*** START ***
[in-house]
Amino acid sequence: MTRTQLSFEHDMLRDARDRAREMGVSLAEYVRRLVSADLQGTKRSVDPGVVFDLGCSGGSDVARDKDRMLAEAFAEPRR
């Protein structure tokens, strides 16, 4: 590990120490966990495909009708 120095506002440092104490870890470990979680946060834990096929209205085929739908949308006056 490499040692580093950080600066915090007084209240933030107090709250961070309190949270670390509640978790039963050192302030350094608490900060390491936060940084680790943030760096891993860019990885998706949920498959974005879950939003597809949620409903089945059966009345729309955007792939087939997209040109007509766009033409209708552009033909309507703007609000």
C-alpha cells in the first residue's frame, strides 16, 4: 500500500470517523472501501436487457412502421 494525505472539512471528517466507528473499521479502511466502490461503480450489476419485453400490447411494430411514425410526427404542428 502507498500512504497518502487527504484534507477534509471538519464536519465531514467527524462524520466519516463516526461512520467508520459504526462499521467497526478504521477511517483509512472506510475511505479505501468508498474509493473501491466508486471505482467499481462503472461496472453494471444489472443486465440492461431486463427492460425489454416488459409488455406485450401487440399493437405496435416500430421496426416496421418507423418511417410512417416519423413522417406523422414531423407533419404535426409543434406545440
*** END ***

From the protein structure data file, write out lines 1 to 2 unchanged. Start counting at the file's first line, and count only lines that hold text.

[in-house]
Amino acid sequence: MTRTQLSFEHDMLRDARDRAREMGVSLAEYVRRLVSADLQGTKRSVDPGVVFDLGCSGGSDVARDKDRMLAEAFAEPRR